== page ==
A Common Goal

Stephen Yagielowicz
There is a limit to what one man or woman can do by themselves: Across many fields of endeavor, the efforts of the collective are needed in order to achieve the desired results — and the larger and more complex the undertaking, the more people are needed to succeed.

A case point is an event that occurred on May 25, when after a 423 million mile journey away from Earth, NASA's Phoenix Mars Mission entered an exciting new phase; with its lander spacecraft gently touching down on the surface of the red planet.

I watched the event unfold live on the Science Channel — scanning the telemetry that signaled each successful step throughout the lander's process of entering the Martian atmosphere; deploying its parachute and then finally its retro-rockets, as the spindly craft settled to the ground in preparation for its mission of drilling deep into the alien planet in search of water — the foundation of life here on earth — and possibly elsewhere, too.

This is very big stuff which represents a decade of commitment on the part of the many scientists, engineers, flight officers and support staff that were responsible for making it happen — and as I watched the professional, tense faces in the "Star Trek"-like control room periodically flash looks of relief and even elation as the mission milestones rolled by like clockwork, then witnessed the joy of the 800 team members and their families that were gathered to share in this long-awaited day; I realized that the outcome could have easily been quite different.

Rather than joy and the celebration of a huge achievement in their multi-billion dollar enterprise; sadness and disappointment could have easily reigned, as a flaming dream came crashing to the ground.

All it would have taken for this outcome to have prevailed is for just one person to have let the team down by not doing his or her best to address the inevitable problems that come with all great undertakings.

But that's not what happened here: everyone involved came together and worked towards a common goal — struggling against seemingly insurmountable odds and conquering one obstacle after another until a success was achieved that all citizens of humanity can be extremely proud of.

Of course, you expect rocket scientists to be smart enough to do the right thing; but what about pornographers? Are we all smart enough to do the right thing and work with each other towards a common goal?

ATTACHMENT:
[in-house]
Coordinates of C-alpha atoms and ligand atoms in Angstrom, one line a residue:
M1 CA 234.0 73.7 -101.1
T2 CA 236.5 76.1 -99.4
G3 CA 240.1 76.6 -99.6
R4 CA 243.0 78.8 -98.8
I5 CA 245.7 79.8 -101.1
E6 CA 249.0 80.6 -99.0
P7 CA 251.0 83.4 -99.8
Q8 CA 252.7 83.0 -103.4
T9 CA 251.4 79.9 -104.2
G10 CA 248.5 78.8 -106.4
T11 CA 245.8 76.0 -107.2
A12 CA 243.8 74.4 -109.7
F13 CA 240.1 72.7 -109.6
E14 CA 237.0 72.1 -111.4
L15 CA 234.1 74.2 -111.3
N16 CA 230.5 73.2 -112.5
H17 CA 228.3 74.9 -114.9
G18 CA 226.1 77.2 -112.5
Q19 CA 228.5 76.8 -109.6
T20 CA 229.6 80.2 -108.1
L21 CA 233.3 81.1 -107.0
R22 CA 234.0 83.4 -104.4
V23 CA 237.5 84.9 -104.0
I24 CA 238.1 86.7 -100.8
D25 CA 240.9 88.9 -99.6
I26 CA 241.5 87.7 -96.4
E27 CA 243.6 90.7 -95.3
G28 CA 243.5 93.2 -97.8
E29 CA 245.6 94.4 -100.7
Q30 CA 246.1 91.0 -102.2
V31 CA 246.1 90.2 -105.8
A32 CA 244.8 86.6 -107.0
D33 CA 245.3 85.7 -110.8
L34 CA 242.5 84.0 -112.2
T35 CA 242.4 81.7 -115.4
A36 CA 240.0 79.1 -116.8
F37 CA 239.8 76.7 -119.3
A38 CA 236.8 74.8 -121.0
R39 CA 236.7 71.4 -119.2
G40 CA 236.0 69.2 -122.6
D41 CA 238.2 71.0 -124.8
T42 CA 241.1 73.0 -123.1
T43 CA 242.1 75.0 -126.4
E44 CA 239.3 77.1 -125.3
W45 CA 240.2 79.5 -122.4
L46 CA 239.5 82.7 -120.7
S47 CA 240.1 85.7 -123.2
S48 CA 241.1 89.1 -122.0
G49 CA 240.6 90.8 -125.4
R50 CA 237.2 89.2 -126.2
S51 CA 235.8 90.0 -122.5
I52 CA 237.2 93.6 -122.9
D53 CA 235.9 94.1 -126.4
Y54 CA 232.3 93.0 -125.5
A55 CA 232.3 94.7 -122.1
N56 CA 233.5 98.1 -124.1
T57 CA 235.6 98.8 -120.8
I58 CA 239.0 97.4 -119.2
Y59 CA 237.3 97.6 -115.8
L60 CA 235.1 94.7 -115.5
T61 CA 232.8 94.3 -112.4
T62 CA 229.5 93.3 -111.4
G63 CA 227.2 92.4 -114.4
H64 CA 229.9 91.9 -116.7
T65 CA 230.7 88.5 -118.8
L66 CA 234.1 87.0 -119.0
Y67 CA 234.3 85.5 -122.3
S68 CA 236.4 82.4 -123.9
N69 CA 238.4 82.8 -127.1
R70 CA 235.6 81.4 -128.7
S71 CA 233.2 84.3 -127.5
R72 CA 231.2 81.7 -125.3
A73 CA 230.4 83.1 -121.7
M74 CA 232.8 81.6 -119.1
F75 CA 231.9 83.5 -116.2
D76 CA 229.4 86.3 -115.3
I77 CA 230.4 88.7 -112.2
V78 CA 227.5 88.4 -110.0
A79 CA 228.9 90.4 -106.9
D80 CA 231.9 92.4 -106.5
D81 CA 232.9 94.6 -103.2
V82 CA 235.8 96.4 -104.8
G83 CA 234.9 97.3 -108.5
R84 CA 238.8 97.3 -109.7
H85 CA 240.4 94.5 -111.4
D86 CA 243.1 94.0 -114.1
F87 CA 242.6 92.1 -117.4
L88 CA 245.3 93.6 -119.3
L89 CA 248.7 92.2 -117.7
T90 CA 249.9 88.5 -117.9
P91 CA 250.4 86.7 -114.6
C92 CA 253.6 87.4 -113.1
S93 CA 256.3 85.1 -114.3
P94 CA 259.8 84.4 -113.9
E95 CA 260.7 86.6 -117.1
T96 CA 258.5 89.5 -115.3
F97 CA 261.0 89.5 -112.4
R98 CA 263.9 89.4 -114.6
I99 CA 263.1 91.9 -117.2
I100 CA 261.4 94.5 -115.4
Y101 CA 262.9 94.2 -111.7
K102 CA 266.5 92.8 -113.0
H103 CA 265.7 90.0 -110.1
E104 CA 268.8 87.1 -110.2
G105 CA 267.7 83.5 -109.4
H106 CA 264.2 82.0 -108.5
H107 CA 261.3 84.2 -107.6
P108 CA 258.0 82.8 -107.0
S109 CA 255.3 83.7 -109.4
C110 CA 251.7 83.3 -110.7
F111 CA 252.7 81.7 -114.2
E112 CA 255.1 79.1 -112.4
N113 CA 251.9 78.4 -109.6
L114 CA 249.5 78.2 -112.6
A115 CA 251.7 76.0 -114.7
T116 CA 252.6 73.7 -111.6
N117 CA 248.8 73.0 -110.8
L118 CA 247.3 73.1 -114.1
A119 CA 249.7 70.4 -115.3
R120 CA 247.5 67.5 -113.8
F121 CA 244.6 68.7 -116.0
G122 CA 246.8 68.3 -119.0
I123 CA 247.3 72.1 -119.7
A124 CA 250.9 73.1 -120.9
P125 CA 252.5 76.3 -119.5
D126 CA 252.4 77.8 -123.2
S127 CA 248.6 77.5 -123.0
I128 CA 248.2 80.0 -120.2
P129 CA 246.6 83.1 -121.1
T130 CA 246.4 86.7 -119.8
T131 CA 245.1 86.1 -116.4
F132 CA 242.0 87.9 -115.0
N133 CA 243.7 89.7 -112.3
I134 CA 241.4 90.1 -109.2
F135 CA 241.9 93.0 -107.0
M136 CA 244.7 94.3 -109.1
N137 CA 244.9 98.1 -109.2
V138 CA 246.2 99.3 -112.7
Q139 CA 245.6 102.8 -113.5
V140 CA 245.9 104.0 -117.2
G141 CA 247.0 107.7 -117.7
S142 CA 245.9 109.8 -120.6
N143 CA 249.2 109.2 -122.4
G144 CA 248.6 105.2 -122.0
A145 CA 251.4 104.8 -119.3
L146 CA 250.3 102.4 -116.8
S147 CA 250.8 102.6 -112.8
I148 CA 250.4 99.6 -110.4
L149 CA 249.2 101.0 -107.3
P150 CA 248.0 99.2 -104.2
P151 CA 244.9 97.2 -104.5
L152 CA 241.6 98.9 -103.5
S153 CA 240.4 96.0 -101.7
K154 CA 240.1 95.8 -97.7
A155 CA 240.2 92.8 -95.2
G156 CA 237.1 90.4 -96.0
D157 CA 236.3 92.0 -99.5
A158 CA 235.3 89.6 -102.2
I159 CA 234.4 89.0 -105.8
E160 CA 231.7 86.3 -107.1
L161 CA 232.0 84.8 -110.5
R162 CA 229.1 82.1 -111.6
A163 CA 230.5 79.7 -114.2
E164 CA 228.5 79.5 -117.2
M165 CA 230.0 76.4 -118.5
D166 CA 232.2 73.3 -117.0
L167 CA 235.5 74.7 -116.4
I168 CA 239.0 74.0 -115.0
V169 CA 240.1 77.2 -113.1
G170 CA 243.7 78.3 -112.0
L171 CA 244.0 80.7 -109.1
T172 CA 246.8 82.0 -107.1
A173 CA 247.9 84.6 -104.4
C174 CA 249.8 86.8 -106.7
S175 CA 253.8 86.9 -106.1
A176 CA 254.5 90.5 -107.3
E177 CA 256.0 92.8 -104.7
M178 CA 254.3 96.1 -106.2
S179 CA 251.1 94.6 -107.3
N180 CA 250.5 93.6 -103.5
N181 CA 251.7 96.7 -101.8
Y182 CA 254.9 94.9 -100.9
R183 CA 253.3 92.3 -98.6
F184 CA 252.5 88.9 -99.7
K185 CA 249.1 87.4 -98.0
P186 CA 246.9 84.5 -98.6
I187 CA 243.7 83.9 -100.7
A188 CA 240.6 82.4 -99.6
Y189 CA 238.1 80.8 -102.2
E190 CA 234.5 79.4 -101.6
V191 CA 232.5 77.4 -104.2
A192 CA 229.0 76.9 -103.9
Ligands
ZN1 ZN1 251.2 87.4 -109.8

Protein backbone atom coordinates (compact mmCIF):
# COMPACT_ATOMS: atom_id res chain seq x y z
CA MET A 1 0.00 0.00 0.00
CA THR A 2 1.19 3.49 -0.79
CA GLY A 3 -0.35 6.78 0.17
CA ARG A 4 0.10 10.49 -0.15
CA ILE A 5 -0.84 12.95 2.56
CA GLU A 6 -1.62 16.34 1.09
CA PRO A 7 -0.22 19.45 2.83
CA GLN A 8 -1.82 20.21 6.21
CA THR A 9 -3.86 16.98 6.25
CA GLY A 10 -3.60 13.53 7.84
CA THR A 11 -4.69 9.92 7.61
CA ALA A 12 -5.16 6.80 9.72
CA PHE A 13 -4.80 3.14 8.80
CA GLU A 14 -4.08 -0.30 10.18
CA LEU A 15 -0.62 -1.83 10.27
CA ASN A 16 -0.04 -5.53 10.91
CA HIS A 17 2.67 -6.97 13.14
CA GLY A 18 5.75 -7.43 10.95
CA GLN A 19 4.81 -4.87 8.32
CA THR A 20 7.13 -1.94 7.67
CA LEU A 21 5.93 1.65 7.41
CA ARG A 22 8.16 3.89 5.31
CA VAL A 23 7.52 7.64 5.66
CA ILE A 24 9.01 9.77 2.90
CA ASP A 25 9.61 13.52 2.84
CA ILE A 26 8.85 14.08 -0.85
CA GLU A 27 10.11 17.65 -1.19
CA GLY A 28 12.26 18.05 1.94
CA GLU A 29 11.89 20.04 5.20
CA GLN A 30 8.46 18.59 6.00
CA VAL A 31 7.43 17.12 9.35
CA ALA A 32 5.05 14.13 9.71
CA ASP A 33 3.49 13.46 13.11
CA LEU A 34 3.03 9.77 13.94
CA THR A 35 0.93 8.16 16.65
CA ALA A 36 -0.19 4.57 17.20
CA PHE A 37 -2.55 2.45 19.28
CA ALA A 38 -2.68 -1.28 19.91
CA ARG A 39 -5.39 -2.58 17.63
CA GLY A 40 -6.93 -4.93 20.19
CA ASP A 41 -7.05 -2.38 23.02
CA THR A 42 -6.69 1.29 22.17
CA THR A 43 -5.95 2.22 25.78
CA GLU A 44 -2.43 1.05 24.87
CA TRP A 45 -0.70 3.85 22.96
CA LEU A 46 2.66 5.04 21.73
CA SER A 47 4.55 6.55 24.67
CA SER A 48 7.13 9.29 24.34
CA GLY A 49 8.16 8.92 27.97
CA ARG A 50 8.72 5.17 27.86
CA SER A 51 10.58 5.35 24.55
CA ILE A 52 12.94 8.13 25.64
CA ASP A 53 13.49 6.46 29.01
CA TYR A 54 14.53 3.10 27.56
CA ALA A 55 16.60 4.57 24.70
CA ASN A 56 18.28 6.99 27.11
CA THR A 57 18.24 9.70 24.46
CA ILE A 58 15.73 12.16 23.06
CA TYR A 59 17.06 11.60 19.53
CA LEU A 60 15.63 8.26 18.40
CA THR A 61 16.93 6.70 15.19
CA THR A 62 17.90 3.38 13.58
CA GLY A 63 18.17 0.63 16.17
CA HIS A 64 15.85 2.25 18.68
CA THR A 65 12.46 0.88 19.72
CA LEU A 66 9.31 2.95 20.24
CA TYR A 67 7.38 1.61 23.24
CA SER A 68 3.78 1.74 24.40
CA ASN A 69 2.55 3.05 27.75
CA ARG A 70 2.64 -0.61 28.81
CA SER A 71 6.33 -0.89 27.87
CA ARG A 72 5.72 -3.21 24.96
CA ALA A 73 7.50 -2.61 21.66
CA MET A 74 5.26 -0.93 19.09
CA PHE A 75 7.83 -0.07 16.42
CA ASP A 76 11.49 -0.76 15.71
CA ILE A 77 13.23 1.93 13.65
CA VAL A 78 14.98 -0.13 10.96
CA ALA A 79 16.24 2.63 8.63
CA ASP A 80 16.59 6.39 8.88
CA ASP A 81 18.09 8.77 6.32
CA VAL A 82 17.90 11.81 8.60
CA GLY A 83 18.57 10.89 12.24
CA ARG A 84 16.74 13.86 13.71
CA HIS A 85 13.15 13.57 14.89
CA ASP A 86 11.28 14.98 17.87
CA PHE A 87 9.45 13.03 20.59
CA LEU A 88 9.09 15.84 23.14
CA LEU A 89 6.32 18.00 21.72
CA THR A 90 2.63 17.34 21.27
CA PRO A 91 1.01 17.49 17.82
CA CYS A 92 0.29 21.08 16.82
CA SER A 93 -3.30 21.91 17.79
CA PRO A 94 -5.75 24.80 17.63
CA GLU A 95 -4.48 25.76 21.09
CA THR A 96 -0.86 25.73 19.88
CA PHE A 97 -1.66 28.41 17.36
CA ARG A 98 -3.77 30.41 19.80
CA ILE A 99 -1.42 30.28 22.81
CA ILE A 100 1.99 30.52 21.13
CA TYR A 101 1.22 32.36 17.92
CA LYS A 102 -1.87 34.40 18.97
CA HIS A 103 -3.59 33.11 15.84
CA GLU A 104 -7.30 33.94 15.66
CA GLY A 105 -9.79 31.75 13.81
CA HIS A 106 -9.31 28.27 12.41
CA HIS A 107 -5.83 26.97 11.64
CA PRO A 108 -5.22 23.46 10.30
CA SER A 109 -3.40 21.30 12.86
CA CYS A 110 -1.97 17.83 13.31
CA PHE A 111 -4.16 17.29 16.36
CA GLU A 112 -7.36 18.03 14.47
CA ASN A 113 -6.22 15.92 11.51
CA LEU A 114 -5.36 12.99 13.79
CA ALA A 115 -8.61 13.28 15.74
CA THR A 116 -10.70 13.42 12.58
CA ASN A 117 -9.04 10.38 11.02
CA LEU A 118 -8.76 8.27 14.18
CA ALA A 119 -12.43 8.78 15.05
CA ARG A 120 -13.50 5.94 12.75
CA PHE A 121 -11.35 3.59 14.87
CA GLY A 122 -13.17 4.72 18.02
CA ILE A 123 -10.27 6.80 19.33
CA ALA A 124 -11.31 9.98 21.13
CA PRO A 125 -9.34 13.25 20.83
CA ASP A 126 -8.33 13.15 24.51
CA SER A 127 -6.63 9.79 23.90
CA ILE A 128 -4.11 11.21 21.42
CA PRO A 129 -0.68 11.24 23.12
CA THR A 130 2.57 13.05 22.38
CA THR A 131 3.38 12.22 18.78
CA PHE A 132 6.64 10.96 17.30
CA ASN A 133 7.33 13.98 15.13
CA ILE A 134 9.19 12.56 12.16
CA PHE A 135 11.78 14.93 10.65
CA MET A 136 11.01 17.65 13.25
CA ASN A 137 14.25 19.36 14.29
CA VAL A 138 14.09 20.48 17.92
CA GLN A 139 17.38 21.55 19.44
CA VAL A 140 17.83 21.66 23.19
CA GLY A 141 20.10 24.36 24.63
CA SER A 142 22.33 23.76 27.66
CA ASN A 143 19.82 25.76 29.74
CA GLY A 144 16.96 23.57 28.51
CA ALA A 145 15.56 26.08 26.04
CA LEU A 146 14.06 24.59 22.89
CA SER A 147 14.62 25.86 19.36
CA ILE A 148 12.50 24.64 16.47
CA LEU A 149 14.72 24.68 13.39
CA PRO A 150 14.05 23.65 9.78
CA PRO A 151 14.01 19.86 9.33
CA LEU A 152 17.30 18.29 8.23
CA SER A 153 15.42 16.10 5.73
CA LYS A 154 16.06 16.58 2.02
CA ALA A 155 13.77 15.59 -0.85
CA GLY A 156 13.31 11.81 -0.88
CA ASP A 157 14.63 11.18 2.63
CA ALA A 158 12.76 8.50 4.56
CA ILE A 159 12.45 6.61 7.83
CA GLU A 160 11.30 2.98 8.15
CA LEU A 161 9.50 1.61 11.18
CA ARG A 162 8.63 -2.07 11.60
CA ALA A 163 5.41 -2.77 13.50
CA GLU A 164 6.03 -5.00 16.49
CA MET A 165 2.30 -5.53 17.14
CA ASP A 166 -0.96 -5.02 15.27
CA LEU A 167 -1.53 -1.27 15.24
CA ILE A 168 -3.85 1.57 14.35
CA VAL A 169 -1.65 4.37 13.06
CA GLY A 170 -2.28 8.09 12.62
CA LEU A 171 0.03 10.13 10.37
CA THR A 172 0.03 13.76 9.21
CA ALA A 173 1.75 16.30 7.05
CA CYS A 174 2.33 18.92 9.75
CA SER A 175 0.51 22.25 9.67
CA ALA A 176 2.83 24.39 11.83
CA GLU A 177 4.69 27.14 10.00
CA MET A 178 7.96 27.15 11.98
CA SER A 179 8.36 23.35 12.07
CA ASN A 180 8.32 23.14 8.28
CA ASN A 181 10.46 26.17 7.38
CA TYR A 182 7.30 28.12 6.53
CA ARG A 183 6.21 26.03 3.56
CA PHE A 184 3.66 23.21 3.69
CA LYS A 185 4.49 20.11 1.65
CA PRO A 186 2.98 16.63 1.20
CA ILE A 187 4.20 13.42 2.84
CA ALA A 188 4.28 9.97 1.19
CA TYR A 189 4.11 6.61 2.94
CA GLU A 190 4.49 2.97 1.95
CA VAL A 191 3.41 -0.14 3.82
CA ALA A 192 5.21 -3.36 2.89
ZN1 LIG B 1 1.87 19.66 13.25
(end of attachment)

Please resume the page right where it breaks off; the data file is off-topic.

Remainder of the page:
As I look at our terrestrial landscape, I see our enemies rejoicing in their recent victories against Karen Fletcher and her "Red Rose" text-only website; Max Hardcore's defeat and other high-profile trials that are still underway; as prosecutors and politicians smell blood in the water and move in to feed.

Some operators (whether they financially support these groups or not) feel that leaving the protection of our industry to the various organizations that seek to accomplish this goal is adequate to ensure our longevity.

Indeed, the efforts that ASACP has expended in Washington lobbying on our behalf and producing Public Service Announcements featuring Stormy Daniels that promote the use of the industry-developed RTA website label that prevents children from accessing adult websites, is having a major positive effect on legislators and other entities.

But sometimes it takes more than an ad — it takes action; and not just on the part of an organization, but on the part of the collective, working together towards a common goal.

This is one of those times; as the DOJ is now proposing to change '2257 once again, this time amending the "record-keeping, labeling, and inspection requirements to implement provisions of the Adam Walsh Child Protection and Safety Act of 2006 that require producers of depictions of simulated sexually explicit conduct to maintain records documenting that performers in those depictions are at least 18 years of age. The rule also implements provisions of the Adam Walsh Act that create a certification regime for the exemption of producers, in certain circumstances, from those requirements and from similar requirements for producers of visual depictions of the lascivious exhibition of the genitals or pubic area of a person."

While you'll need to discuss how these changes may impact your operation with your own attorney, you do have the opportunity to let your feelings on the subject be known to the Justice Department — which does read, consider and address these comments.

You can submit your relevant comments online by visiting www.regulations.gov and entering "Docket No. CRM 105" in the "comment or submission" search box — you have until August 5th to do your part and work towards a common goal.

Together, we can accomplish great things.